New global and community health majors available this fall

A health worker examines a child during a community health clinic

UC Santa Cruz students who want to build a future with better, more equitable health outcomes will have the option to declare one of two new global and community health majors, starting in fall 2022. 

A Bachelor of Arts in Global and Community Health will train students to address social determinants of health, fostering skills that will enable them to serve as future leaders in health care, health policy, public health, and community organizing. And a Bachelor of Science in Global and Community Health will offer two concentration options—biomedical or public and community health—that will prepare students for patient-care careers or roles in health administration, public health, and advocacy.

College Nine, which is affiliated with the Social Sciences Division, will serve as the administrative home for the degrees, offering a one-stop office for advising, as well as career counseling. 

Both new majors will begin with a combined intro course, called Foundations for Global and Community Health, that teaches students a shared set of terms, analytical approaches, and frames of reference for health issues from across the natural sciences, social sciences, and humanities. Exposure to these diverse approaches to health will also help students decide which of the B.A. or B.S. pathways best fit their goals and interests.

Students on the B.S. track will focus more heavily on STEM courses that are often required by medical schools and other graduate-level patient-care training programs. Students who choose the public and community health concentration will also have opportunities for non-STEM electives. And those on the B.A. track will build health competencies across bio-environmental science, political-cultural contexts, and a mix of quantitative, qualitative, and humanities methods.  

At the end of the major, students from both degrees will reconvene for a capstone course that invites them to combine their diverse skills and knowledge specializations for a team project, in which they’ll research the problems and possible solutions around a real-world challenge in global and community health. Professor of Politics Matt Sparke, executive director of the global and community health program, said this kind of interdisciplinary collaboration is needed to address emerging health threats, and UCSC’s new majors aim to equip students for that future.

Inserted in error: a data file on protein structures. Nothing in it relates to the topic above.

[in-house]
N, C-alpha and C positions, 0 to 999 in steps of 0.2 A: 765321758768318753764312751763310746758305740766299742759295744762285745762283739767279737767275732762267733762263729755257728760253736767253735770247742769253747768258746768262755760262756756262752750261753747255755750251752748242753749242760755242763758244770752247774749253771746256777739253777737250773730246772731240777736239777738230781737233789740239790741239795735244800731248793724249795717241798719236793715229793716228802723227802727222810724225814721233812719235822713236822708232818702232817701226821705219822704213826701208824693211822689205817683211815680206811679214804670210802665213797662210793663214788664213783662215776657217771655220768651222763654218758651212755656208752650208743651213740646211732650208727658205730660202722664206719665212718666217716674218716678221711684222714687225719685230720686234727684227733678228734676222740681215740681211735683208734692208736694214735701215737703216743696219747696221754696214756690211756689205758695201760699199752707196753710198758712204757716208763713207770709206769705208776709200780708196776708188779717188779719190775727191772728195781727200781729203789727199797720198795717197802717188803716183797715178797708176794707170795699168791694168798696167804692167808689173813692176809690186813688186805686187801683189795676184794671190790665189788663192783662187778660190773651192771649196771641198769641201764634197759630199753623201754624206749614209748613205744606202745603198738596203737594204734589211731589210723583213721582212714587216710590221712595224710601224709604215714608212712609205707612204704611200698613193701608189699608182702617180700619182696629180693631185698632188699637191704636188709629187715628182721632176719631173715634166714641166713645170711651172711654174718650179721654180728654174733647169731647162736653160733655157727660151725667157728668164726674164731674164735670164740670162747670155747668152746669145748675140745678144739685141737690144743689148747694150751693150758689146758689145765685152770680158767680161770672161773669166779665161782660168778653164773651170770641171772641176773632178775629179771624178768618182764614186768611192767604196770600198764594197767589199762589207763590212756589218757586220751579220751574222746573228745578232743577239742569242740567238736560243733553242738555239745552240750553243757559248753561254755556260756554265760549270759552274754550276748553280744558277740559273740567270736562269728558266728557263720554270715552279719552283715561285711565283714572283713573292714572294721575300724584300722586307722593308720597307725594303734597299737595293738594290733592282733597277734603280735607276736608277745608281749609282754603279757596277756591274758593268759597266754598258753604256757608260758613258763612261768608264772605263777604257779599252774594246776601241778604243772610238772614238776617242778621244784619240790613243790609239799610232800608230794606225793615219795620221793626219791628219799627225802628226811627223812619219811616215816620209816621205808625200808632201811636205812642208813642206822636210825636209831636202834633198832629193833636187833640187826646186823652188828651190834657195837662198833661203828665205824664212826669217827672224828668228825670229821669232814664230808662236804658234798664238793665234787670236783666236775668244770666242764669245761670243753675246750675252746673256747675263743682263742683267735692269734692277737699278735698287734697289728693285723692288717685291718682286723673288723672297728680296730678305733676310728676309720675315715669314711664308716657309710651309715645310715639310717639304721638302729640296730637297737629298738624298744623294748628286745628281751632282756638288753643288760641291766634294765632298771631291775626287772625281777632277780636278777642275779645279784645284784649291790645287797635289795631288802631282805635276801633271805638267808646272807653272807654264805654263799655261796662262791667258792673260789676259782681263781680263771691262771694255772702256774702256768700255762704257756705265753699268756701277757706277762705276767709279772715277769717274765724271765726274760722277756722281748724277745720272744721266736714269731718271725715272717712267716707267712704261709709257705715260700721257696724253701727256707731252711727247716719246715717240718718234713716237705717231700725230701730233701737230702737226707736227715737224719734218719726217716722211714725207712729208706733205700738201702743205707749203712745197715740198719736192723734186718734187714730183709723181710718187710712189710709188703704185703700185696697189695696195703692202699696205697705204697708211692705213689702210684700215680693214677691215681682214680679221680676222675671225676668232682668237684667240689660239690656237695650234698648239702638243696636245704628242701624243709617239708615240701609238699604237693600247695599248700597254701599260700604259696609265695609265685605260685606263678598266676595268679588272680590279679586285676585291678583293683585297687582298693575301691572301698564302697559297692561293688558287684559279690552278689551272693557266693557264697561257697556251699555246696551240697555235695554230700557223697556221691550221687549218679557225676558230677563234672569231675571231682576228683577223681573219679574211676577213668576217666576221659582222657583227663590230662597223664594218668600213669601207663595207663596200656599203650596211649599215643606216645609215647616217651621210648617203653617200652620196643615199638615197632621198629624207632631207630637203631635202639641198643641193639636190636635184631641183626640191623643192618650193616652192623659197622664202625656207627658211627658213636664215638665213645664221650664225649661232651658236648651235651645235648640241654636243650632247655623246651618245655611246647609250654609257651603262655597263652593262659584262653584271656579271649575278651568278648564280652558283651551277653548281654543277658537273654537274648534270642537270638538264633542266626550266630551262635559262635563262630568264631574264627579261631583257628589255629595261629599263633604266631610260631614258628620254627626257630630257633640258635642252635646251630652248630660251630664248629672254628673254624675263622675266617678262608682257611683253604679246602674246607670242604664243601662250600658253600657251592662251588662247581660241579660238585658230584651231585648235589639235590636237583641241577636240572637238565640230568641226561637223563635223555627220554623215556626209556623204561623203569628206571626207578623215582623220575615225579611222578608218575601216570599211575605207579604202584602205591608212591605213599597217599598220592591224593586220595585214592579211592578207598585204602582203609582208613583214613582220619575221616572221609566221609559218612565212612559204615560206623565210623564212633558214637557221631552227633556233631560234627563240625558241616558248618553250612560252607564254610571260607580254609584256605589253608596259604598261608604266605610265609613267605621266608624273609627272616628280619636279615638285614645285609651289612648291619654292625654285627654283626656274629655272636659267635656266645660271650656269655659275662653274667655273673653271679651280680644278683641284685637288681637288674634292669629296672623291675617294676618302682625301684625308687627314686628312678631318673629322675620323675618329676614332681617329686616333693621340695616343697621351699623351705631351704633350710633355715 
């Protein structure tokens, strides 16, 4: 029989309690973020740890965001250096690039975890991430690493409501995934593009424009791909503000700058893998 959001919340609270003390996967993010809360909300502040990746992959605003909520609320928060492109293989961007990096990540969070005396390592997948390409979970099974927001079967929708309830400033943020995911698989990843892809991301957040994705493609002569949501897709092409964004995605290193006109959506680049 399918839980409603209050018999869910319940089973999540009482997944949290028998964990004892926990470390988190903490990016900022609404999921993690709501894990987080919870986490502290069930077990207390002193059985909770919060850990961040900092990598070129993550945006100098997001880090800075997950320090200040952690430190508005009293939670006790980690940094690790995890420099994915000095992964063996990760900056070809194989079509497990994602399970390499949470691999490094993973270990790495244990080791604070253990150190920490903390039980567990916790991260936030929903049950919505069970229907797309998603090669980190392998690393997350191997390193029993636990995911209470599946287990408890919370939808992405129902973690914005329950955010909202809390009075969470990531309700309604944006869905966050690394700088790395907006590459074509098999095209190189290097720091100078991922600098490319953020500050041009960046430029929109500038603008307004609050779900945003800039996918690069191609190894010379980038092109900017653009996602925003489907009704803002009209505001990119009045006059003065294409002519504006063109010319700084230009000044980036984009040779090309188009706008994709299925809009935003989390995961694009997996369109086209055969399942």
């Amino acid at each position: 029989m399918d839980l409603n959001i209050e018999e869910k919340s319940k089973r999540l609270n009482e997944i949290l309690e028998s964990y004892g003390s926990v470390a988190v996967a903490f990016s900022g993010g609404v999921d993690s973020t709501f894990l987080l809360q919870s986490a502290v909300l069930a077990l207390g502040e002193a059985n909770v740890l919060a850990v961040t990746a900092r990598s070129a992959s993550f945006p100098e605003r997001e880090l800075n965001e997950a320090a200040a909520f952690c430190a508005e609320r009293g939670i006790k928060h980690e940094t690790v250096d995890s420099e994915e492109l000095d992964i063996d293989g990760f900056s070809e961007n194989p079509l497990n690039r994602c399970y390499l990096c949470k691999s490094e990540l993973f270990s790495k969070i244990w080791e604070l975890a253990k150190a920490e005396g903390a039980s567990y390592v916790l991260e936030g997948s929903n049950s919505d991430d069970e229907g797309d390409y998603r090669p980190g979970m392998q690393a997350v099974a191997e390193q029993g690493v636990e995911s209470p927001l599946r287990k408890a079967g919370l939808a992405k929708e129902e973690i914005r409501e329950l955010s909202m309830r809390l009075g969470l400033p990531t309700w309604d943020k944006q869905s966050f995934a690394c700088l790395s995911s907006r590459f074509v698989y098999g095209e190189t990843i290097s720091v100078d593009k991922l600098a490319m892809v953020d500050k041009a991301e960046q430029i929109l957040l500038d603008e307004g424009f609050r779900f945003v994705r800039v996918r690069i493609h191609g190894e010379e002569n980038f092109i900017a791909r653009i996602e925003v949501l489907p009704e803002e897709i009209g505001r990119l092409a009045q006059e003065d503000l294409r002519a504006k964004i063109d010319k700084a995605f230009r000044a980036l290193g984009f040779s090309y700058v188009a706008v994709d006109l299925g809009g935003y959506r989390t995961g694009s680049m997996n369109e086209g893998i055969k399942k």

“We need an all-hands-on-deck approach to global and community health challenges,” Sparke said. “That calls for many disciplines to come together to address these problems, to understand their histories, and to think about ways we can intervene and mitigate the suffering and death that is caused in health crises—both locally and globally.”

Tackling health issues at the source

The new global and community health majors advance a vision of health that works to reduce inequities in an increasingly globalized and interconnected world.  

“Global forces impact our local health outcomes, so you can't truly understand local health without understanding those forces,” Sparke said. “This is not just about the spread of disease globally; it’s also about the global economic, political, and cultural conditions that can either foster ill-health or well-being.”

The COVID-19 pandemic demonstrated many of these forces, Sparke says. Insights from UCSC faculty and other experts around the world revealed how the pandemic’s impact has been more severe for marginalized and socio-economically vulnerable groups. Wealthier countries also had better access to vaccines, and public health organizations warned that resulting gaps in immunity could allow for continued global spread of COVID-19 and the emergence of new variants. 

The new global and community health majors incorporate lessons like these about how the health prospects of communities are tied to global and local power relations. Students will also learn how human health is based on planetary health and is affected by challenges of the climate crisis, pollution, and species loss. And they’ll pair a broad global health perspective with understanding of how to imagine and implement solutions at a community level, with the involvement of community partners.